There have been two significant decisions in recent times in relation to off-field behaviour of footballers and their employment. The first was the well-publicised decision of Rugby Australia to terminate the contract of Israel Folau. The second was the significant decision by the Federal Court of Australia regarding Rugby League player, Jack de Belin.
De Belin has been prevented from playing Rugby League because of new rules introduced that players who are charged with a serious criminal offence are subject to a “no fault stand-down condition”. This condition means that they receive full pay, they train and have access to welfare and education support, but may not play in the NRL competition.
Mr de Belin was the first player affected by the new rule. The primary challenge was that the new rule was an unlawful restraint of trade. The Federal Court dismissed that claim. The following is an extract from the summary provided by the Federal Court of Australia:
“The Court found that the respondents had established a clear and present danger to their legitimate interests given among other things:
- the seriousness of the charge against Mr de Belin and the unprecedented extent of negative reporting which it attracted;
- the fact that the reputation of the NRL Competition was already tarnished by the allegations and charges against Mr de Belin and other players during the off-season described in media reports as the “Summer from Hell”;
- the significant escalation in concerns raised by broadcasters and sponsors following Mr de Belin’s court appearance on 12 February 2019 where detailed allegations of the charge were revealed and extensively reported in the media; and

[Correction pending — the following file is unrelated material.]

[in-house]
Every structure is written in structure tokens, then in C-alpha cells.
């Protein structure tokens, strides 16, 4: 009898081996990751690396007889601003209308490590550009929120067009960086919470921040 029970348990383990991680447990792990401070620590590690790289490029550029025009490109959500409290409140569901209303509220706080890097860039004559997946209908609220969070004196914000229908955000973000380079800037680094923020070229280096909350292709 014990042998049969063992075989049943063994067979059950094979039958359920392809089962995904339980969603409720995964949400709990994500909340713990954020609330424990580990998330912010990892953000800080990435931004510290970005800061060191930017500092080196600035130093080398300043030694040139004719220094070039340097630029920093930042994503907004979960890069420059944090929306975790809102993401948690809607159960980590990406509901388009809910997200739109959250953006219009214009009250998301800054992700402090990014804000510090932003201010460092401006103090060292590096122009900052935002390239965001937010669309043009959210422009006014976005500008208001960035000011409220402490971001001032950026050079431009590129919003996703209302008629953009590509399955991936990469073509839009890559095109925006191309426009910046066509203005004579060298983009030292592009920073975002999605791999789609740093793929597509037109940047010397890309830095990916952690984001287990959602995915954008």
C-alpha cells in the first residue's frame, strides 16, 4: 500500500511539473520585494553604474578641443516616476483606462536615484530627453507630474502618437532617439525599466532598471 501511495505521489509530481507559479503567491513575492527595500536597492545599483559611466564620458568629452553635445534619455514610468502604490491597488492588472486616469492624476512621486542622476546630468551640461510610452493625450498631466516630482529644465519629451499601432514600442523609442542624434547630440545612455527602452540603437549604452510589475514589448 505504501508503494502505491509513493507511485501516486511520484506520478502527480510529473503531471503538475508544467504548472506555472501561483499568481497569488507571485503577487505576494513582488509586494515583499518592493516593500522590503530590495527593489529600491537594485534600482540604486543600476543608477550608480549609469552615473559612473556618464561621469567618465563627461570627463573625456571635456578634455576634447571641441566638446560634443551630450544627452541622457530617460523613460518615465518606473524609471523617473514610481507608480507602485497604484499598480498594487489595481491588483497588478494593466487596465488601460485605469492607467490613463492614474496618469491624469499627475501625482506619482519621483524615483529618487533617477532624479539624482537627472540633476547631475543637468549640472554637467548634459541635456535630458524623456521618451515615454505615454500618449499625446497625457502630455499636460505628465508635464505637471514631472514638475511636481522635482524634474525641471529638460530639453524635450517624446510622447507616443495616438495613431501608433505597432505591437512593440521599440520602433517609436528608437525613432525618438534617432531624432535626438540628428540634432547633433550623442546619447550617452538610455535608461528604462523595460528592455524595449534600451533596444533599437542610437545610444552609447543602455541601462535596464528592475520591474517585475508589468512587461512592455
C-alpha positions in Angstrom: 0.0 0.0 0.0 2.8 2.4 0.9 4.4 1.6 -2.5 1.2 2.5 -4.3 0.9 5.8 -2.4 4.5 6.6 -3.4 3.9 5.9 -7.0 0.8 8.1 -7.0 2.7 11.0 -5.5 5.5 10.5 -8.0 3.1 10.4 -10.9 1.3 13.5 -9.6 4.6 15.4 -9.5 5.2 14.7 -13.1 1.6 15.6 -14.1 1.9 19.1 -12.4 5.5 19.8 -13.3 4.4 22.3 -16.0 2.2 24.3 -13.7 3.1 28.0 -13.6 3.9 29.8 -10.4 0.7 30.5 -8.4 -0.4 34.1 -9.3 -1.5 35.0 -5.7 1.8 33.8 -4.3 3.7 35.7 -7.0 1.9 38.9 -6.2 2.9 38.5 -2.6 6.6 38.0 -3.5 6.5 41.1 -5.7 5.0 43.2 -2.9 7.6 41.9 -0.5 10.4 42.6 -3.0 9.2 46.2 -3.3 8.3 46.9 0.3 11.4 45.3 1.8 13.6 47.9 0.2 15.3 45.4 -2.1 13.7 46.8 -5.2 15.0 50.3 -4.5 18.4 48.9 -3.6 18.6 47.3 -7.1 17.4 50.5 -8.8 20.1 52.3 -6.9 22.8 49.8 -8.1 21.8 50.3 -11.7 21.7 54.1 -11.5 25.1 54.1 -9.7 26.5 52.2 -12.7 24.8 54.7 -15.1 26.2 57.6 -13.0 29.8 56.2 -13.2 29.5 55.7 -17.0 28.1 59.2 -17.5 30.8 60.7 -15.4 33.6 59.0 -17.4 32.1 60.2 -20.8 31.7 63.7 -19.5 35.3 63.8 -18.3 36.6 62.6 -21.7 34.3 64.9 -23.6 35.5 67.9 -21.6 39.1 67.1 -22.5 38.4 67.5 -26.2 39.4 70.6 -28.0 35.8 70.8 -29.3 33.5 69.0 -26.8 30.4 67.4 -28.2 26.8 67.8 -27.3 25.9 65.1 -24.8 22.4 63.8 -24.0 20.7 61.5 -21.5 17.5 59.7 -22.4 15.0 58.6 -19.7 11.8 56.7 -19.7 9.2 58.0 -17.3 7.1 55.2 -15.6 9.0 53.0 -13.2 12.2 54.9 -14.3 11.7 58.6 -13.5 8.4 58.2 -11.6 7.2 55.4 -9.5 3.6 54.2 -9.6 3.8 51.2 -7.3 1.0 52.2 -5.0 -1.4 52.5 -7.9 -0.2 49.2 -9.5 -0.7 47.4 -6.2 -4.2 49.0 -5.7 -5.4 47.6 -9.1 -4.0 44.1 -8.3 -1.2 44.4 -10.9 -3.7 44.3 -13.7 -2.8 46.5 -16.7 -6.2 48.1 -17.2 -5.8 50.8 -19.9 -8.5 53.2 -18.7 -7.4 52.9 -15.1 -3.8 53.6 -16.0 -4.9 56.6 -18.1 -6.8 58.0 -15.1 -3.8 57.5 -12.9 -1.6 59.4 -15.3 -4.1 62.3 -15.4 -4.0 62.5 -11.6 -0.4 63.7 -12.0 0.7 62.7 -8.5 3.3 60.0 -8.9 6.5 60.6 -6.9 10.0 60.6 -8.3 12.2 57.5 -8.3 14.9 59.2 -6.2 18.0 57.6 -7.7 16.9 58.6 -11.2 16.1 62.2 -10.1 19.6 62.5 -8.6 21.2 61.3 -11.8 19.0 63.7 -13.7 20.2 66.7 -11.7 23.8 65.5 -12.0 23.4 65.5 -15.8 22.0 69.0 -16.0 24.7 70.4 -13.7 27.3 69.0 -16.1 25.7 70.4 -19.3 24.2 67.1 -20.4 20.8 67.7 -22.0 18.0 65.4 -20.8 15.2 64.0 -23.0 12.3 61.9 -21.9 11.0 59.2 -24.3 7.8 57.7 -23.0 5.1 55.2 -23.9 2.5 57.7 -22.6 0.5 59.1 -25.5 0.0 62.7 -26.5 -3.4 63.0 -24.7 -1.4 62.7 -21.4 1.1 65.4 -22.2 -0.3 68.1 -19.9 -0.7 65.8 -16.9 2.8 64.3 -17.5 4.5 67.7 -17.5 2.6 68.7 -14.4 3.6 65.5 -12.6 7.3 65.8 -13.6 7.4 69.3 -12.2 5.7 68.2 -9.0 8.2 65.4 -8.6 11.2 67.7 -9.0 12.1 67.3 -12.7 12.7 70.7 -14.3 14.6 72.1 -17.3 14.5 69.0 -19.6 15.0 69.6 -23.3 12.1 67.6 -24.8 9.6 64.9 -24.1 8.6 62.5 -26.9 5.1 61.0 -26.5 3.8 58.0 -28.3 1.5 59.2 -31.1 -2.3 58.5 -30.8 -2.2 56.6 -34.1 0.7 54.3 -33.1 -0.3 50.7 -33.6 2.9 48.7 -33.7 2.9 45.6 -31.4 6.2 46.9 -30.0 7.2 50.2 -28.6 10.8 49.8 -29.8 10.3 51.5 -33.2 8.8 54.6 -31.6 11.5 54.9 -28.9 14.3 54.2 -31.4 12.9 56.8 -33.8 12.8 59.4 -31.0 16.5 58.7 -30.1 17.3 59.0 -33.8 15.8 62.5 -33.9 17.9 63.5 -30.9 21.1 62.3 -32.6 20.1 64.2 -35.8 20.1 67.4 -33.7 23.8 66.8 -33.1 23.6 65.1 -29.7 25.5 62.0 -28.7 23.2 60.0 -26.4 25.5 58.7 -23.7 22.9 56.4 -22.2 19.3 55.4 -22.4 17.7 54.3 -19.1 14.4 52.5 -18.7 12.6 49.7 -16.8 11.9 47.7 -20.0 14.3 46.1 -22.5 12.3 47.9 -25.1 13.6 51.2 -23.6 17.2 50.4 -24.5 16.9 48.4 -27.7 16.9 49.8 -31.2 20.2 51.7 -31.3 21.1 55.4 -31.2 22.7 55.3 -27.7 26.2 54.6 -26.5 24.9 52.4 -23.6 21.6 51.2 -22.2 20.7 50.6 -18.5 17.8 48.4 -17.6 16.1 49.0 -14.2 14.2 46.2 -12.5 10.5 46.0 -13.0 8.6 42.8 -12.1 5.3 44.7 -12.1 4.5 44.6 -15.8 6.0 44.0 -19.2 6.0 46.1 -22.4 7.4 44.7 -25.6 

- the evidence of financial damage having been sustained by the NRL and clubs as a result even before the start of the 2019 season.”
Interestingly, the Court found that if the criminal proceedings were not finalised “there would be a real danger of contempt of court if the NRL were to investigate whether the Code of Conduct had been breached and make a determination on whether the conduct also the subject of the criminal charge had been established.”
There were also claims made by de Belin that this rule interfered with his playing contract, that the NRL had acted unconscionably and that the NRL had made misleading and deceptive statements. All of these claims were dismissed by the Court.
This is a significant decision in that it confirms the authority of, in this case, the competition owner to act to protect their legitimate interests. I suspect we will see other football codes and sports adopt similar policies in the future on the strength of this decision. There has been no indication that de Belin will appeal this decision, but perhaps he may.
As for Israel Folau, well we will just have to wait and see what his next move is, but I am sure that we haven’t heard the end of his dispute with Rugby Australia.
How many of us really care what Israel Folau thinks or says about anything?
The question is whether he should be entitled to maintain his employment if he continues to make such statements – should he be entitled to say whatever he likes?
Folau’s contract appears to give his employer the right to terminate him subject to due process.
You may question whether an employer should have such rights to terminate an employee but ultimately if the broadly publicised statements of an employee affects the employer, its reputation and its business you probably have to accept that an employer must have that right.